I’m a bit conflicted because the dwarves are basically hired by the Federation to fight the Skaar, and in some respects I feel like I should side with them because they’re dwarves, and because the Skaar are invaders. But I really hate the Federation, so I’m disappointed that those I would consider goodly folk are aligning with this organization I wish to see crippled.

But if the Federation is crippled then the Four Lands will fall, and oh man my emotions are just so conflicted throughout this whole book.

There is no one character who I fully support, except perhaps Drisker, Tarsha, and Dar.

Clizia is a hag and needs to be killed. Cor, Ajin’s father, is deceptive and sneaky and I can’t stand him. Kol’Dre, as cool as he is, wants to marry Ajin, but I want Ajin with Dar. Even Ajin, as noble as she seems, is part of the invading Skaar army. I feel like I should support Ketter Vause and the Federation by nature of their opposition, but I hate them. Shea is annoying. Rocan is an idiot. Tindall is crazy.

Who am I supposed to be rooting for here?!?

I just don’t know.

The third new character is Belladrin Rish. She’s the assistant of Ketter Vause (the Prime Minister of the Federation) and it seems like he’s grooming her to take over for him.

She seems like an innocuous character, but keep an eye on her because oh man is she important.

Overall Thoughts

The story moves along quickly enough, again considering that I’ve read the last two books in the last few days as well. There’s plenty of twists and turns and things going on to hold your interest.

I feel we didn’t make a whole lot of progress in the story though. The army’s are still encamped along the river, and they only took a single shot at each other the whole book. I would have expected things to move along more.

At the beginning, it also seemed like we’d get to see more the plot between Ajin, her father, and her step-mother develop, and halfway through, it still seemed promising, but by the 80% mark you realize it’s not going to make it into this book and that was a little saddening.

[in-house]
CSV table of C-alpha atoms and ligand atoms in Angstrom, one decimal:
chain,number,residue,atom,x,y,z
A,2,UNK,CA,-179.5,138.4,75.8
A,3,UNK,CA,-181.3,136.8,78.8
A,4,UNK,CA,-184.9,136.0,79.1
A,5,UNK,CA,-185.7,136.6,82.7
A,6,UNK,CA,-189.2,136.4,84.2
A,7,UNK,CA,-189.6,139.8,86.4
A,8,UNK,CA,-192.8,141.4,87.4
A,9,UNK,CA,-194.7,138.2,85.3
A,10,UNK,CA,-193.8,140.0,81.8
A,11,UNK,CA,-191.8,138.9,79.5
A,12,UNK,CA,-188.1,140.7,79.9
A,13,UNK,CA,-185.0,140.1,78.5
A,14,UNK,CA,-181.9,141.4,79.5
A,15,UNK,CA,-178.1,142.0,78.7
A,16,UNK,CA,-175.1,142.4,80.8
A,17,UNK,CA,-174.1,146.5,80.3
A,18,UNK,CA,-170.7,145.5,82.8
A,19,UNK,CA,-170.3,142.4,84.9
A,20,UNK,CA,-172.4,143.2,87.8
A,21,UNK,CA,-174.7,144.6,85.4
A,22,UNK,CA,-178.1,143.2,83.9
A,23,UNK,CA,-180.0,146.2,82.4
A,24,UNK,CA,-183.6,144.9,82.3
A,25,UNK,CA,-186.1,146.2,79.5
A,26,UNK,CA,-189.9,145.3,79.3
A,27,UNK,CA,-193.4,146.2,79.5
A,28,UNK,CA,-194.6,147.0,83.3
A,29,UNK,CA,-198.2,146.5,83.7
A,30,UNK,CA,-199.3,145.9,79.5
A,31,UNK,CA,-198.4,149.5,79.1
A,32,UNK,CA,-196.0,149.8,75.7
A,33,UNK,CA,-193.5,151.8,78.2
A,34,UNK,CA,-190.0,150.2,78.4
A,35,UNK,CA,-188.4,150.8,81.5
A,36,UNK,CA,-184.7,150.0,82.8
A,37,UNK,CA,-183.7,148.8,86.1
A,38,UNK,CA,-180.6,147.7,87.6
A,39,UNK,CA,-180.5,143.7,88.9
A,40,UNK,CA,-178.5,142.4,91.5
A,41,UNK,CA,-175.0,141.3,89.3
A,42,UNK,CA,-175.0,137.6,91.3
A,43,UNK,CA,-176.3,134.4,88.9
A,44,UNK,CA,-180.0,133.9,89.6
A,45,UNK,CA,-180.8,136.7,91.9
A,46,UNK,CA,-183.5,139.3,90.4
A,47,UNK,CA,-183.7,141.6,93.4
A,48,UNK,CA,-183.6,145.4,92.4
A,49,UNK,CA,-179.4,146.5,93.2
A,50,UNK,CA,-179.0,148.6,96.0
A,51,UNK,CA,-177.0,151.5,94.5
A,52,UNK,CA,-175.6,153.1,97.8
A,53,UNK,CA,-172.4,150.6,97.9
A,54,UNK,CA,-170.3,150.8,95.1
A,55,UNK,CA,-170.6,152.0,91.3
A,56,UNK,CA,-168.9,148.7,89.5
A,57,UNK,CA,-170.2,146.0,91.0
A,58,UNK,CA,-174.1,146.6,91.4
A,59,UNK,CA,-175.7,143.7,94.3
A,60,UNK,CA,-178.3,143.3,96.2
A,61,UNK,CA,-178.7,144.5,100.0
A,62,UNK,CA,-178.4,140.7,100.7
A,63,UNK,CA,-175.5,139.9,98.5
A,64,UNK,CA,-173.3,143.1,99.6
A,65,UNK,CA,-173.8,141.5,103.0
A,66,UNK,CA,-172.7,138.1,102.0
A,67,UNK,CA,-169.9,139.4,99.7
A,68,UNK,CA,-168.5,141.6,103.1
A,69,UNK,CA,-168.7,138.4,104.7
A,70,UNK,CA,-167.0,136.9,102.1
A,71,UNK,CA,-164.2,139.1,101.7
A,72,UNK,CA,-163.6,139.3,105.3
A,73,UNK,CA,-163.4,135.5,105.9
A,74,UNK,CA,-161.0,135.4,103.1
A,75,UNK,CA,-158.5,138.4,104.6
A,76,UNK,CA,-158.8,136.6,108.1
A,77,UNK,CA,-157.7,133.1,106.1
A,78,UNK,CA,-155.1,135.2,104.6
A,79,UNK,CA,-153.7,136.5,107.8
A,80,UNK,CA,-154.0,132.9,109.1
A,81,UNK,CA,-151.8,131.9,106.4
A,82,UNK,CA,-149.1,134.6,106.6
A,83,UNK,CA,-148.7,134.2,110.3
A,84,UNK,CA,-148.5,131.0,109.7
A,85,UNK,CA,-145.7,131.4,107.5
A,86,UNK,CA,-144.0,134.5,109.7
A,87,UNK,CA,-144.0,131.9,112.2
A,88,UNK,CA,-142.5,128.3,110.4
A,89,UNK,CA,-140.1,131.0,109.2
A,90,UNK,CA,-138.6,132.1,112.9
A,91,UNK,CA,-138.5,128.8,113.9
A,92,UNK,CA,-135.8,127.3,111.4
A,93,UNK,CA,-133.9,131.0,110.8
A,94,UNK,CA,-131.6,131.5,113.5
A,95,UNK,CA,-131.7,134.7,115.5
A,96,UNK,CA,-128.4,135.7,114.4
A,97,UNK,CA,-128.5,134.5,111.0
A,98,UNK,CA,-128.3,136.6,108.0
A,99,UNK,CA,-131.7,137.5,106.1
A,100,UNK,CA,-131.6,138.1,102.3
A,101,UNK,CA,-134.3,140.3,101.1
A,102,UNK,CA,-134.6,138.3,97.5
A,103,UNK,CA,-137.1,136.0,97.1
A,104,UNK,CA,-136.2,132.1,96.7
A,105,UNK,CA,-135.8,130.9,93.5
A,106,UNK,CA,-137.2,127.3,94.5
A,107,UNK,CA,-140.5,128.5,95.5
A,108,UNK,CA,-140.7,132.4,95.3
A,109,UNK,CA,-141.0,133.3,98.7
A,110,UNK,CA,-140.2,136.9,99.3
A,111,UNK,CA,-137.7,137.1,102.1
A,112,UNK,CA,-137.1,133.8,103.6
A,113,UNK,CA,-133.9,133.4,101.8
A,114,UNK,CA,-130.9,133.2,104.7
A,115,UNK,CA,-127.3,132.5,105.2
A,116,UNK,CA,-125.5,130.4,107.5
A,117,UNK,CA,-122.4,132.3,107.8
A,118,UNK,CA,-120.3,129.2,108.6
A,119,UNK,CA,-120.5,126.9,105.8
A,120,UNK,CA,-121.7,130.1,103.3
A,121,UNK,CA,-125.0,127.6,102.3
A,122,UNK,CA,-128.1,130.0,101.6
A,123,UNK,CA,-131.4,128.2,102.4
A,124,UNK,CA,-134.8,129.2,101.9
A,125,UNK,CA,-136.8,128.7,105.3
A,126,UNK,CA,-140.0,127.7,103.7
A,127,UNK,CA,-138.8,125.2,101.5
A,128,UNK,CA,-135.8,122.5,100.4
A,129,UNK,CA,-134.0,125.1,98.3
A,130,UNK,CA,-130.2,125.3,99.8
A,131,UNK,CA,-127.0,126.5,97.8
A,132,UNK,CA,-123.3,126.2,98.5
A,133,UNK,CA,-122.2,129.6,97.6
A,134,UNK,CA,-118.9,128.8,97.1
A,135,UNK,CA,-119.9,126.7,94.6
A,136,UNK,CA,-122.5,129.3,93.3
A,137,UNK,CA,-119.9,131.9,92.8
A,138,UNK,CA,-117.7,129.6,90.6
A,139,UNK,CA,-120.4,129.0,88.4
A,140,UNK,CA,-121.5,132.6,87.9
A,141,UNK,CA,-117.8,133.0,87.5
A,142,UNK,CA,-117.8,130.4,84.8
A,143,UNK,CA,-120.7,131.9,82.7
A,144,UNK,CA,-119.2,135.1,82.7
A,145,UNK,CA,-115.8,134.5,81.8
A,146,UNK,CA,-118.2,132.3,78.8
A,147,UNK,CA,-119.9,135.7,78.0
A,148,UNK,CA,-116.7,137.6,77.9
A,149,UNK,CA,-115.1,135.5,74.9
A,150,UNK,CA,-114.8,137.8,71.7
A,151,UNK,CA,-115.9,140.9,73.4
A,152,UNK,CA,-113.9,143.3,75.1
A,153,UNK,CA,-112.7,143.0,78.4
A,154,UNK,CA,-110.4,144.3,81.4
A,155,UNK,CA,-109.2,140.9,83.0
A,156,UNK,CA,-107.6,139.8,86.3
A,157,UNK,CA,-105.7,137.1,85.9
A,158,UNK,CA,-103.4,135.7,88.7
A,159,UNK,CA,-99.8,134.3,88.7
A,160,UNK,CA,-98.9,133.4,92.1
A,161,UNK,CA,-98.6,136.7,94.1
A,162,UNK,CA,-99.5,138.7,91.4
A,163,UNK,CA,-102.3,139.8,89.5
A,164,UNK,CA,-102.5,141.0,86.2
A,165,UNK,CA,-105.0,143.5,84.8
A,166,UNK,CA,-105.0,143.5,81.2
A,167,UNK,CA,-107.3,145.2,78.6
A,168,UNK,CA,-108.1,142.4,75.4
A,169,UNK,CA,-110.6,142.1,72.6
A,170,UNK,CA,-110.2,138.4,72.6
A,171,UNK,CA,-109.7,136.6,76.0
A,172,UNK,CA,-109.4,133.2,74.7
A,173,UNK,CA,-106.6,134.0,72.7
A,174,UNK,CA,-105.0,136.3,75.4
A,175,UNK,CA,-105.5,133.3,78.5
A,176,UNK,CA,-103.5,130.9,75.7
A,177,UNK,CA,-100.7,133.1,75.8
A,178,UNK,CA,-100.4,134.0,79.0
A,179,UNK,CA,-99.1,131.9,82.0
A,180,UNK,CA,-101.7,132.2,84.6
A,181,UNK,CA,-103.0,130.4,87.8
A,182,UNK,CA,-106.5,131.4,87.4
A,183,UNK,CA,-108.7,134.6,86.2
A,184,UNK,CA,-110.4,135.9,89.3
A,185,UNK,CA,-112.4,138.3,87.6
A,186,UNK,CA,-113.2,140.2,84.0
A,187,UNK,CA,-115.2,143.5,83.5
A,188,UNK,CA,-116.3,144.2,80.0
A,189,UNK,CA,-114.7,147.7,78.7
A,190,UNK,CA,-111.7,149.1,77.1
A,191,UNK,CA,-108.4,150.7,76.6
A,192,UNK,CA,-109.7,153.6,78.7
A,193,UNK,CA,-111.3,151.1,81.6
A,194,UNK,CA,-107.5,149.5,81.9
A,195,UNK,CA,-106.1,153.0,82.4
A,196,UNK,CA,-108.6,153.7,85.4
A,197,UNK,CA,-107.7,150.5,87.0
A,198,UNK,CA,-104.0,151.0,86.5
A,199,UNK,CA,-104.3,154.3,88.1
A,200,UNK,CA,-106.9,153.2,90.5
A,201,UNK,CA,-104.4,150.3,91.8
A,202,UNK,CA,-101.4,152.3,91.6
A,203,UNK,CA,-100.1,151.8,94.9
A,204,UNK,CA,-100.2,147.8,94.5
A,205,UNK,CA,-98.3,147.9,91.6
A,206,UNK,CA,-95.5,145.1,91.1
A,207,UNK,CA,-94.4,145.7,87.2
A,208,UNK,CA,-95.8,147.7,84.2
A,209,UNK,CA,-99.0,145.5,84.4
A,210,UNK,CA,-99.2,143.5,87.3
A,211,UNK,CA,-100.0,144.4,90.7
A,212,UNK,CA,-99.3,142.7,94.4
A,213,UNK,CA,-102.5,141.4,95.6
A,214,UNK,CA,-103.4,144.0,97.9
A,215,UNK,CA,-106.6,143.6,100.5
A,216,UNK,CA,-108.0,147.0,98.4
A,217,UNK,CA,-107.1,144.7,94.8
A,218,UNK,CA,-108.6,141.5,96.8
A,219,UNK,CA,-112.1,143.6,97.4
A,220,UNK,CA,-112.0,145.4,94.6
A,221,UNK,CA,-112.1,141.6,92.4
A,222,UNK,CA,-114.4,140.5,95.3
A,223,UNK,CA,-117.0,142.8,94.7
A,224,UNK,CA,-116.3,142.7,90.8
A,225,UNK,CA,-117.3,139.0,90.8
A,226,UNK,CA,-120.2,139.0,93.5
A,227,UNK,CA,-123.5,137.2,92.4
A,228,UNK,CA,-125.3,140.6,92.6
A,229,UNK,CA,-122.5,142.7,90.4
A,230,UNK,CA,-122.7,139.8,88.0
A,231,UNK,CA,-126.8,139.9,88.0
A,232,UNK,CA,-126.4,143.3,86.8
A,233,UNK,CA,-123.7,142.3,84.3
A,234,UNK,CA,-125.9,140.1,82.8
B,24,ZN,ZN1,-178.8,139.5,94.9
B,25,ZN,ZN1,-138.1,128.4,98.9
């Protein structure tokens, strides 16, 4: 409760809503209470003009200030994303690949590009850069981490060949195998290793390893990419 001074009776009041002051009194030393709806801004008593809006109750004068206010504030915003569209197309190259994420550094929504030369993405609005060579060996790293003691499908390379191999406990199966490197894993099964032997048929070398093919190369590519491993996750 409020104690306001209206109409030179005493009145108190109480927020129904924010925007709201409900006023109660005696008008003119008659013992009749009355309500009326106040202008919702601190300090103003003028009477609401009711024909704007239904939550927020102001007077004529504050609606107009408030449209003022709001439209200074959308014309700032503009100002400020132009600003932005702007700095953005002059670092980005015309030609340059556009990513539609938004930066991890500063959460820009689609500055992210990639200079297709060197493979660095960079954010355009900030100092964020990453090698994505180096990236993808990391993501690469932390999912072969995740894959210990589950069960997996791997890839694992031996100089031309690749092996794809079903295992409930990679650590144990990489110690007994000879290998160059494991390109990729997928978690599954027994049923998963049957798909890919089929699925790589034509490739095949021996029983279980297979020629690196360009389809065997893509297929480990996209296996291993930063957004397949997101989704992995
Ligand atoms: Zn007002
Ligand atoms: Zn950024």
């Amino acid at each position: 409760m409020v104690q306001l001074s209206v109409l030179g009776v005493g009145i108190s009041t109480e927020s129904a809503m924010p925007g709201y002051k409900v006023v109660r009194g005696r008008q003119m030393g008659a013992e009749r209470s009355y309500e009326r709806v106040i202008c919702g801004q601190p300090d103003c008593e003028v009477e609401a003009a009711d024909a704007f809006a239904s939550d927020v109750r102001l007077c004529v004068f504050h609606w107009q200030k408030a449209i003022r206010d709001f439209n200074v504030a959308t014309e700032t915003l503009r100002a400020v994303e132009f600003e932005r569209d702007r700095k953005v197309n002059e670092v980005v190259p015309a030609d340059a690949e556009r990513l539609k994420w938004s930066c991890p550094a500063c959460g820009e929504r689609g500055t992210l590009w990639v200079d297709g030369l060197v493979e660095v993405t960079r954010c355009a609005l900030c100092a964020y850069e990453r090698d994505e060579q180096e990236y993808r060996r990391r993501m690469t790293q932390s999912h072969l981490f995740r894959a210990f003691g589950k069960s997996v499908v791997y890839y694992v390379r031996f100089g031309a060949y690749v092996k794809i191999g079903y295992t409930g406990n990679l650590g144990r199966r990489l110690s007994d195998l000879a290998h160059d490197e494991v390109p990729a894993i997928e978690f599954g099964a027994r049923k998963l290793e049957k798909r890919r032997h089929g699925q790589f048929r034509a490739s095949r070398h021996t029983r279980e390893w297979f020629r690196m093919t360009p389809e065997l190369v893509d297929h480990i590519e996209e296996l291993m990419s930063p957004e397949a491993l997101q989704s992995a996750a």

Overall the events of the Stiehl Asssassin moved with speed, but the progression is going at a snail’s pace.

When we get to the end of the book I was left a bit confused and annoyed all at once. I’ll do my best to avoid spoilers, but let’s just say there’s a conflict, and the conflict made me think it was a total farce and then the story ended without any “gotcha!” moment.

Let me try to be more clear. One hero went head to head with one villain. Our hero knows that it’s a trap and thus plans for the trap, but then the trap is sprung and I kept waiting for our hero to avoid it, but it never happened.

It was a huge let down that this conflict in the Stiehl Assassin that I’d been anticipating for quite some time was over in a matter of seconds without any cleverness on the part of our hero. Perhaps I missed something. Perhaps I’m wrong. Maybe it was magician’s slight of hand and we’ll see it all change in the opening Chapter of Book 4.

But I say that all to tell you to enter the book with an open mind and whatever you expect to happen, realize it doesn’t go that way. This book will surprise you in more ways than one. Some of them satisfying, some of them not.

Either way, I’m sure it will be an enjoyable ride.


I give The Stiehl Assassin a 4.25/5

If you enjoyed the first two books, you’ll love The Stiehl Assassin as Brooks keeps ramping up the heat.

Interested in more reviews? Check out my review of The City of Brass by S.A. Chakraborty.